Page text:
Coker could make that play happen in a number of different ways. He could draw Shadow Mist or search it with Reinforcement of the Army, then Special Summon it with Marauding Captain to trigger Shadow Mist’s search. He could banish Shadow Mist from his deck with Gold Sarcophagus, then bring it to the field with Leviair the Sea Dragon. He could even Summon Masked HERO Dian, swing over a monster, and then Special Summon Shadow Mist with Dian’s ability – it brings out a Level 4 or lower Hero from your deck whenever it runs a monster down in battle and sends it to the graveyard.
But the lynchpin that really made Coker’s deck so consistent was Transmodify. We’ve written about it before here on the CoreTCG Blog, and it’s seen a little competitive play in the past, but if you’re not familiar with it, Transmodify’s a Normal Spell that sends one of your face-up monsters to the graveyard. It Special Summons a monster from your deck with the same type and attribute, but one Level higher.
Since all of the Phantom Knights are Level 3 Dark Warriors, you can Transmodify any one of them to Special Summon Shadow Mist from the deck, triggering Shadow Mist’s search and landing your Phantom Knight in the graveyard. And since the Phantom Knights all have graveyard triggers that effectively get you a free cards, Transmodify plus any Phantom Knight becomes another 1-for-1 into Dark Law through Shadow Mist.
“It’s like A Hero Lives, except you don’t pay 4000 Life Points,” Coker explained. Not only that, but A Hero Lives only works when you have nothing on the field. Transmodify doesn’t care what your field looks like so it’s often a more flexible card. That’s why it was so important for Coker to play three of each of his Phantom Knights – an outlandish proposition in any other modern PK build – and why he didn’t run Burning Abyss. monsters Malebranches wouldn’t help here: they’re Level 3 Darks, but they’re Fiends instead of Warriors. They don’t work with Transmodify.
The other gameplan relies on simply drawing one of the three copies of Mask Change II. You have to discard a card to activate it, and if you’re hard-drawing it instead of searching it with Shadow Mist you’re taking a -2 of card economy. You give up Mask Change II, the discard, and whatever monster you upcycle (a -3), and get back nothing but Dark Law in the process (a +1 to bring the transaction to a -2).
But again, that’s where the Phantom Knights come in: each one you use for each part of Mask Change II turns the respective minus into an even trade, so if you’re pitching two Phantom Knights you’ve got another 1-for-1 anyways. Add in the free search power of Speedroid Terrortop, the chance to combo Allure of Darkness with Leviair the Sea Dragon, and the recursive power of the Phantom Knights’ trap cards, and you’ve got a ridiculously efficient deck.
All you’ve gotta do from there is use Phantom Knights’ Fog Blade, Phantom Knights’ Wing, Solemn Warning, and maybe a little help from Mechquipped Angineer to protect Dark Law and lock in your field long enough to win. If your opponent has backrow or a big blocker next turn, more free Special Summons off your Leviairs bring out Grampulse, The Phantom Knights of Break Sword and Number F0: Utopic Future to seal the deal.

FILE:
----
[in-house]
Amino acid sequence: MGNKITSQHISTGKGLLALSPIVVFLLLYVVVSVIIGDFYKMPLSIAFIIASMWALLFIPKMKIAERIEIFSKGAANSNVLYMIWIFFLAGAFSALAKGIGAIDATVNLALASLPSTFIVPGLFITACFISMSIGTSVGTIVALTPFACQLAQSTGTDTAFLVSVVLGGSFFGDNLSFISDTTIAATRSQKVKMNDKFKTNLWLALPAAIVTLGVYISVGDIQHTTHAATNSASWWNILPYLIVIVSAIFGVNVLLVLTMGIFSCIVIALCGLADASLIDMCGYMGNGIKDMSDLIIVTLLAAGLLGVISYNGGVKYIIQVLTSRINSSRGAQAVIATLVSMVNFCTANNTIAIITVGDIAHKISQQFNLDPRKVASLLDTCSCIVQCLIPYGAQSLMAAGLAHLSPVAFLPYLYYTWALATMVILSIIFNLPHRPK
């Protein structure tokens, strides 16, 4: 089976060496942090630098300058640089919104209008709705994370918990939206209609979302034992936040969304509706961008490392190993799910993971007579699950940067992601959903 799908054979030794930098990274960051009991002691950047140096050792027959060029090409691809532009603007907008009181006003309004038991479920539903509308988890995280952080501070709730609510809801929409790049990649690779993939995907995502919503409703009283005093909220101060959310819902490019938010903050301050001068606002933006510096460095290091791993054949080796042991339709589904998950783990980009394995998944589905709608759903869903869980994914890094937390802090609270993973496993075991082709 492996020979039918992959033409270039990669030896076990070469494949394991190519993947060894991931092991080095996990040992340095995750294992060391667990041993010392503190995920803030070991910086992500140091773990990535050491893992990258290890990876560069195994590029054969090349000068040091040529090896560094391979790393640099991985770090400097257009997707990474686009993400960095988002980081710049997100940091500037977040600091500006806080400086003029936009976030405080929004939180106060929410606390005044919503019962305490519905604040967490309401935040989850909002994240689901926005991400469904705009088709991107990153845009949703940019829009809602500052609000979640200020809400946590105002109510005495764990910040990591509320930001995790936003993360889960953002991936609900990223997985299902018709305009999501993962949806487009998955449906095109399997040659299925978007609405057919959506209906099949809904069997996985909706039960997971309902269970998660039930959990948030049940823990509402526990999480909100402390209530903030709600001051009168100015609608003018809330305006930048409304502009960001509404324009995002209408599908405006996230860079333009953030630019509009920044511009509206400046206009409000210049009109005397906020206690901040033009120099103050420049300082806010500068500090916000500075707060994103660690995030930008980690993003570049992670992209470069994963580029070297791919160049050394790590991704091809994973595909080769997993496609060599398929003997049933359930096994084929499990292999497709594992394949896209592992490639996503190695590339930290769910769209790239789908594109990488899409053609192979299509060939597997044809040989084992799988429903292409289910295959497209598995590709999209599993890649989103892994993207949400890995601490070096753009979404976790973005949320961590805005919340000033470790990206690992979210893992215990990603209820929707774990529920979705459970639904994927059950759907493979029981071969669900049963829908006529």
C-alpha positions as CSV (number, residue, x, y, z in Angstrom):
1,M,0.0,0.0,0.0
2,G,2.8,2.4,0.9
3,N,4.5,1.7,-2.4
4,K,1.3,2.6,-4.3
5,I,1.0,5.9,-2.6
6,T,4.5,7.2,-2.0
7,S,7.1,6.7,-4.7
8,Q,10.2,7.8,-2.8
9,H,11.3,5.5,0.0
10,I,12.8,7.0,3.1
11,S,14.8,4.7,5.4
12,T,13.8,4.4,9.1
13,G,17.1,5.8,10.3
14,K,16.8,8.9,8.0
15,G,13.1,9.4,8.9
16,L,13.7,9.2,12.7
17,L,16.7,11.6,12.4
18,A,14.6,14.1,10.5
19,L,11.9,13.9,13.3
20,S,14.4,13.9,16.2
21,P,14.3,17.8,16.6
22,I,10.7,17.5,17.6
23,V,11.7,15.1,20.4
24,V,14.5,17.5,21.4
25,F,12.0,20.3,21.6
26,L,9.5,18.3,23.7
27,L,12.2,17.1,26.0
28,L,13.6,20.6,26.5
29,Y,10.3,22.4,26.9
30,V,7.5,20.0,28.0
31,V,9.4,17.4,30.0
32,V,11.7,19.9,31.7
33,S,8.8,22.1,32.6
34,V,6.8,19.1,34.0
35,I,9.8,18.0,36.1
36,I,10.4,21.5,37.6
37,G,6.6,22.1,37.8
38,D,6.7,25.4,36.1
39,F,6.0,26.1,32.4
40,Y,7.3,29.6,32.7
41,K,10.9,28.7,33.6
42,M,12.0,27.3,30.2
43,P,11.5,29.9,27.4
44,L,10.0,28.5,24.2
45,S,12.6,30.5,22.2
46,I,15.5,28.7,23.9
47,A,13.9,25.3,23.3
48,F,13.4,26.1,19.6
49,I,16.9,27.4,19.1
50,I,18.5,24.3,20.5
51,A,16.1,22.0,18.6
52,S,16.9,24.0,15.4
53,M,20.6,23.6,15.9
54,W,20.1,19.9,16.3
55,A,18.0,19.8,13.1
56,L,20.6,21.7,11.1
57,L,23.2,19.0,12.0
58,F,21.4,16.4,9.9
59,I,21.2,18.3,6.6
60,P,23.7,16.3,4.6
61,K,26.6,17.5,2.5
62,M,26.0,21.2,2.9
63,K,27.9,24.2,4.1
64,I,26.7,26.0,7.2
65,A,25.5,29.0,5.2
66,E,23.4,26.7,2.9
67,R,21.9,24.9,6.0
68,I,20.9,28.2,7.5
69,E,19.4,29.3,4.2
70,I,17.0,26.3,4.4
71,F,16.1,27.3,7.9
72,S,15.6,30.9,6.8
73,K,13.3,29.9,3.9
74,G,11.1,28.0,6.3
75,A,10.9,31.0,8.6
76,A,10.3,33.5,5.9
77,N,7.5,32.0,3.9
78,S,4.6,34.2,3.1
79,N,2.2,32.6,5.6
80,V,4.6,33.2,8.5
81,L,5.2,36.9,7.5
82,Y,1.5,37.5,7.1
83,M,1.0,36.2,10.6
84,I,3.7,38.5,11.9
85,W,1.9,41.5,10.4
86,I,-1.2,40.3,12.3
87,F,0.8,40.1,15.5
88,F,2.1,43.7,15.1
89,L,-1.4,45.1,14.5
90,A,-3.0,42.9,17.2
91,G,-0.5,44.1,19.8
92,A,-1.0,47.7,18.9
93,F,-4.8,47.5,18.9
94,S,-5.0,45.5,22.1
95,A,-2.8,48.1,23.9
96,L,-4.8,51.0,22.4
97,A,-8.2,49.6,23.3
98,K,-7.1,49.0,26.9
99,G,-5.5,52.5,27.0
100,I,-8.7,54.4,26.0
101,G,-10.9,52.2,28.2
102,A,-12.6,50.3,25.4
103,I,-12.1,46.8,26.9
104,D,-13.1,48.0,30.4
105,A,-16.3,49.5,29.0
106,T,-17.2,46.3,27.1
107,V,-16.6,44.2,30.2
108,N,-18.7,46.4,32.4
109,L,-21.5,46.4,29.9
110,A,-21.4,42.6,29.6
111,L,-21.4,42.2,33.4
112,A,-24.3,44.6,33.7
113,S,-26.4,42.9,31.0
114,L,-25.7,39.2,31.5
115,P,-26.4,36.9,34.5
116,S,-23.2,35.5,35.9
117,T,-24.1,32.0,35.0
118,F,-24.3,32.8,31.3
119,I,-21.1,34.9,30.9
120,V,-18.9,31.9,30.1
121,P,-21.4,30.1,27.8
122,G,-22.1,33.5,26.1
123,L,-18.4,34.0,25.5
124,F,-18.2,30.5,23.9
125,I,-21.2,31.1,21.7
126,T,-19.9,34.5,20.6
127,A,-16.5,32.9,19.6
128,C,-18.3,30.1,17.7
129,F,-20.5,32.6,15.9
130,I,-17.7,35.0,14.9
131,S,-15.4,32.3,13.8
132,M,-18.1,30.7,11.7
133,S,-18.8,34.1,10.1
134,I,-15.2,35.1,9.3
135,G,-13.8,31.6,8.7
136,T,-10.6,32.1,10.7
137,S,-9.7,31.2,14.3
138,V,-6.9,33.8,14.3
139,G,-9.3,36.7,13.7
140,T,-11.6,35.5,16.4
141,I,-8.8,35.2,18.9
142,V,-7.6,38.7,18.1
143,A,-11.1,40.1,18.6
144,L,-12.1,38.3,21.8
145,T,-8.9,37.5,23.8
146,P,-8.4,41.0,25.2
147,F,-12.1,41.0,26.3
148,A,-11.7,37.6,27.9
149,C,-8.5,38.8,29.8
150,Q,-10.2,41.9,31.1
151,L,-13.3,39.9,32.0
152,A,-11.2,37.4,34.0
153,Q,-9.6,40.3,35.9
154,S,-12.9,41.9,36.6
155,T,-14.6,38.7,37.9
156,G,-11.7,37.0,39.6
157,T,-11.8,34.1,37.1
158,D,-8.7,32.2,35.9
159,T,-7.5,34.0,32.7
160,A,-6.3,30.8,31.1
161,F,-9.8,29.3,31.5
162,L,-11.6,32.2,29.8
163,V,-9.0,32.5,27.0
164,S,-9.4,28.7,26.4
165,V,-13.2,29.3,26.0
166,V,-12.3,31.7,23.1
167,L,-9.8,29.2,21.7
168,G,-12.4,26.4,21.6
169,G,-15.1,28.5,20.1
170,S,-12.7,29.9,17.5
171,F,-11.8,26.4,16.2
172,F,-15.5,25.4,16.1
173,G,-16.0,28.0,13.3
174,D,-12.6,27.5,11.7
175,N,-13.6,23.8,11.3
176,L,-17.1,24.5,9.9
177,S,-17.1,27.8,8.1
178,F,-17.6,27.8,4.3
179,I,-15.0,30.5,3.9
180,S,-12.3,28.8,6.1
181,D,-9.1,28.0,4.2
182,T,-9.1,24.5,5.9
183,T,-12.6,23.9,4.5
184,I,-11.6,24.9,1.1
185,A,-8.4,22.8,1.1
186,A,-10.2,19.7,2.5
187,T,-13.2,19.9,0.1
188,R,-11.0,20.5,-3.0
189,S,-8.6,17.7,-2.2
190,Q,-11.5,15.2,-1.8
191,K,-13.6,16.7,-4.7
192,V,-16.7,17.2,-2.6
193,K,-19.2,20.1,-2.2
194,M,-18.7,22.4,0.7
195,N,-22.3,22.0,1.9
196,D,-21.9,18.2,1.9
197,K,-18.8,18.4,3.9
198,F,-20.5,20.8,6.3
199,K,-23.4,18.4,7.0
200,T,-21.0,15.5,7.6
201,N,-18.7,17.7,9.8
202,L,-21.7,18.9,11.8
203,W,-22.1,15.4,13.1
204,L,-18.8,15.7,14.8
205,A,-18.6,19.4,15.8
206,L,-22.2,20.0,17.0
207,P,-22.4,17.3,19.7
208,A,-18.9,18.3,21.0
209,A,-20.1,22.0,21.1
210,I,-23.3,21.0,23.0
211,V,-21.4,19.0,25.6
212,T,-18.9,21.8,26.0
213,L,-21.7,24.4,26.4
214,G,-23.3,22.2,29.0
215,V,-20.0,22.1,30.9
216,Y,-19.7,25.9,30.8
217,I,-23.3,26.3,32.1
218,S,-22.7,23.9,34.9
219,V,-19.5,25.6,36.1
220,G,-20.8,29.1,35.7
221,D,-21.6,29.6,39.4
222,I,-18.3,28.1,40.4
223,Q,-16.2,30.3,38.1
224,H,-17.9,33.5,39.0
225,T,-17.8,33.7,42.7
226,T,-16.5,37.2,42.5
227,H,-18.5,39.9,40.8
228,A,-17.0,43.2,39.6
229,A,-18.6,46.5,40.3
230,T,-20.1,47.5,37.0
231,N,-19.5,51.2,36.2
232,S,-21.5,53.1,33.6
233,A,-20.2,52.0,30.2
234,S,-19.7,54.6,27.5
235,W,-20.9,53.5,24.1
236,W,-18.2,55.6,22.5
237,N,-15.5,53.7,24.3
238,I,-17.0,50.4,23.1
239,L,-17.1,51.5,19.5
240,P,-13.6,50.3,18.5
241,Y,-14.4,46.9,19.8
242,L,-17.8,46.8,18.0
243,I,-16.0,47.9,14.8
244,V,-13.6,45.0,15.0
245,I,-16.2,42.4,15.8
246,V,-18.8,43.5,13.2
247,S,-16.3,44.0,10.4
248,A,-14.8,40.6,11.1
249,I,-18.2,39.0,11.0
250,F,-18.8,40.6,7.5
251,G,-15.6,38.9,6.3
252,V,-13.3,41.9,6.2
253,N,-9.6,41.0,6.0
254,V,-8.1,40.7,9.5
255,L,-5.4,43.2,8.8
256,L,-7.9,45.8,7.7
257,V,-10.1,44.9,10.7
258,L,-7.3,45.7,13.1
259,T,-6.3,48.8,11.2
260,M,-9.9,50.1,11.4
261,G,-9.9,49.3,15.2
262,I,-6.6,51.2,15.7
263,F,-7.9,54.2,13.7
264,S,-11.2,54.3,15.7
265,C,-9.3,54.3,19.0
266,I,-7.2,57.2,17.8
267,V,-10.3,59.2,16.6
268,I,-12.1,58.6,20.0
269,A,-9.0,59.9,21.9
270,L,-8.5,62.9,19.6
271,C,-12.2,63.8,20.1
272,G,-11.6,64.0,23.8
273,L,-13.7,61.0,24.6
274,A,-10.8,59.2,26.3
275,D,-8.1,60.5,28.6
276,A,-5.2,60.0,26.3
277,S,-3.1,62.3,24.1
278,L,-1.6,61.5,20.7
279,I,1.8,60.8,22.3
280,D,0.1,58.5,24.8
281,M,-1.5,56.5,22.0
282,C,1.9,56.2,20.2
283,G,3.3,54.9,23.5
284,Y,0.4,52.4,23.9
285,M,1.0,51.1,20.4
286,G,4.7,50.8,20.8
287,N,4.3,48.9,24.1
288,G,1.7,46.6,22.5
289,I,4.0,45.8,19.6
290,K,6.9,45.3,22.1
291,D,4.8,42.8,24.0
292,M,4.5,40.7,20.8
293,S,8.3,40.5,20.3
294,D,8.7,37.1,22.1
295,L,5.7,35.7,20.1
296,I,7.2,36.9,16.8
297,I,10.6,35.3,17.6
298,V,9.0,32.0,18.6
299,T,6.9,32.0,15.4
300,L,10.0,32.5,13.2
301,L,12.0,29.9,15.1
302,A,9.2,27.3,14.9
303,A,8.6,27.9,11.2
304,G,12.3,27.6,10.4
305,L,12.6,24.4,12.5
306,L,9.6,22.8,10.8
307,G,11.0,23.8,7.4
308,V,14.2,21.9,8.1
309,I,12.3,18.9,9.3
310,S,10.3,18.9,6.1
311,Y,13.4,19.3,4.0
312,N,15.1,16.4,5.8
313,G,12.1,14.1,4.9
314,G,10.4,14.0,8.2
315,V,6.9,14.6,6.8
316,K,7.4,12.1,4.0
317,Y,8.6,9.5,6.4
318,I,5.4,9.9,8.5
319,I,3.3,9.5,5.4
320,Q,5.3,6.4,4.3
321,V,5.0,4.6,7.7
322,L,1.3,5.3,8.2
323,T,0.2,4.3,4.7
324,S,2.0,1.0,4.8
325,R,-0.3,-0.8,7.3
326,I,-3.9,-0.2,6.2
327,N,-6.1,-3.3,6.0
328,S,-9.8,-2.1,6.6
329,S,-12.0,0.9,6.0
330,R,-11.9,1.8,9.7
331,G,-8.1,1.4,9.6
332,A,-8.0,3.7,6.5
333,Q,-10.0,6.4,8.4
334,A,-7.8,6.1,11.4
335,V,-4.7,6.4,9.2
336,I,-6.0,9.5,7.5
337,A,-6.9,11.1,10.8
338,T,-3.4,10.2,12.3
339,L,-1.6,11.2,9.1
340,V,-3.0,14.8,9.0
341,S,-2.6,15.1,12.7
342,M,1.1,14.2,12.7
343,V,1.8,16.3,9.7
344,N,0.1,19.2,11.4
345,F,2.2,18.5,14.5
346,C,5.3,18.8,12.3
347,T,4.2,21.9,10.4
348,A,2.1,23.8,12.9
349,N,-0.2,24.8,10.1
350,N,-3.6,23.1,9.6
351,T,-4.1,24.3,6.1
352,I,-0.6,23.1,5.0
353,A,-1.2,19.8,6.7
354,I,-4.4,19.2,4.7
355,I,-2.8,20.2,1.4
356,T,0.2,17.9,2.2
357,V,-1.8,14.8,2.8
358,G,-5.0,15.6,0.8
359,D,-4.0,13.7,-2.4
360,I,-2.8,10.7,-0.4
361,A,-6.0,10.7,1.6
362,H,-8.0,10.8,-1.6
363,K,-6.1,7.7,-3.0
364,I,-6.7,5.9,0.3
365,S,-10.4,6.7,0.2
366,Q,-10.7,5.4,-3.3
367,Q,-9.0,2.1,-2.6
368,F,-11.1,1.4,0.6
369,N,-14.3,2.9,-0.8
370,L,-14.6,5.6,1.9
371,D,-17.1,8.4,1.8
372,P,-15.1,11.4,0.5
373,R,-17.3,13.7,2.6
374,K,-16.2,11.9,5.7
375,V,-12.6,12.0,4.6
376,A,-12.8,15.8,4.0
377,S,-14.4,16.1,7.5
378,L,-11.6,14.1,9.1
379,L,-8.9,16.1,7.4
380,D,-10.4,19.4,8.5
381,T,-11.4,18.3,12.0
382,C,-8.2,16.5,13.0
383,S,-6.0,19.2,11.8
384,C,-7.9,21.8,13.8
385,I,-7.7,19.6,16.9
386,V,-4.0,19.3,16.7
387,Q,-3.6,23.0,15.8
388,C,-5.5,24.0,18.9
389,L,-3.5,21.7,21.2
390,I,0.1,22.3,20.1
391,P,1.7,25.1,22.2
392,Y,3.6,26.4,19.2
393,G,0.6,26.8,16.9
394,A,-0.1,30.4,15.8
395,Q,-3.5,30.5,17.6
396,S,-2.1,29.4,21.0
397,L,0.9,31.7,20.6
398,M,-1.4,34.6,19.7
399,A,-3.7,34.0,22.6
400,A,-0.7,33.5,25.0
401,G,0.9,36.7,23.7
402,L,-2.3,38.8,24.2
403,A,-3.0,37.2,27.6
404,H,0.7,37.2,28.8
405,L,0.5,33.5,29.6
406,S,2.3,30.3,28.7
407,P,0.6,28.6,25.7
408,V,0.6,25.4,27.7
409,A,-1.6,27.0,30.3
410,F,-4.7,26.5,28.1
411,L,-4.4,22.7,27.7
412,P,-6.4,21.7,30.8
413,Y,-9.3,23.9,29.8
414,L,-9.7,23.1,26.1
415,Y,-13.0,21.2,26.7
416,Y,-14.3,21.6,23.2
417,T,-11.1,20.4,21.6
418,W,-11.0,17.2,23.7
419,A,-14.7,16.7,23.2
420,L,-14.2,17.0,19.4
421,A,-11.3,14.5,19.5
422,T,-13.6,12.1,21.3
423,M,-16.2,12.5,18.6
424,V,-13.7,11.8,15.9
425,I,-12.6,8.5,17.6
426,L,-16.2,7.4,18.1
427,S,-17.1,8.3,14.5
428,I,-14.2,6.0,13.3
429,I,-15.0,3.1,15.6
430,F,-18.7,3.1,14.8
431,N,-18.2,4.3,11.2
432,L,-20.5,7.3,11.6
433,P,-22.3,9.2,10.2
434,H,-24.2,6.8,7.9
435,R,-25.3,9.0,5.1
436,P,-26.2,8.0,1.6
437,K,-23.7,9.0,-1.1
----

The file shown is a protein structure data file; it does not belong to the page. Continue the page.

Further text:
Perfect Twists And Innovations
Coker made some really cool decisions that challenge standard Hero conventions to get the most out of this strategy, so it’s worth discussing them in brief. This is a very detail-driven deck, and it’s really important to know all your options.
Marauding Captain’s easily one of the deck’s biggest head-turners. While we’re used to seeing more standard Hero decks run Goblindbergh to Special Summon Elemental HERO Shadow Mist from the hand, Marauding Captain does effectively the same thing, but fields a Level 3 instead of a Level 4 so you can make Rank 3’s and more Leviair plays. Marauding Captain’s an Earth monster too, so Coker could sack it off for Mask Change II and bring out Masked HERO Dian, giving him the chance to Special Summon Shadow Mist if he couldn’t get to it otherwise.
Being a Level 3 Dark Warrior, Kagemucha Knight works as your tenth compatible card to Transmodify into Elemental HERO Shadow Mist, and its Special Summon ability can help you make more Rank 3’s to string out bigger play sequences. Coker mentioned that he considered it the most flexible slot in the deck, so there’s clearly room to customize there, but this entire concept is built on consistency and Kagemucha does a nice job offering redundancy while filling a few different roles.
As noted before, Gold Sarcophagus opens up another way to Special Summon Elemental HERO Shadow Mist, banishing it from the deck so you can bring it to the field with Leviair. Reinforcement of the Army pulls double duty searching Marauding Captain or Shadow Mist for from-the-hand Special Summons, or gets you any Phantom Knight monster as an alternative.
This deck can struggle against Domain of the True Monarchs going second since it can’t accomplish much without an Extra Deck, but the majority of Monarch players are only running one copy and are playing an Extra Deck themselves, keeping them off Domain’s floodgate-type effect. This deck definitely wants to go first, but when it doesn’t get to open, it’s still a wildly effective board-breaking Rank 3 toolbox that can make its own opportunities and then ratchet in a lock.
It’s an impressive deck, appearing just in time to throw a curveball in the general direction of YCS Providence. Big congrats to Aaron Coker for his innovation and his success, and good luck to everyone playing in the YCS this weekend!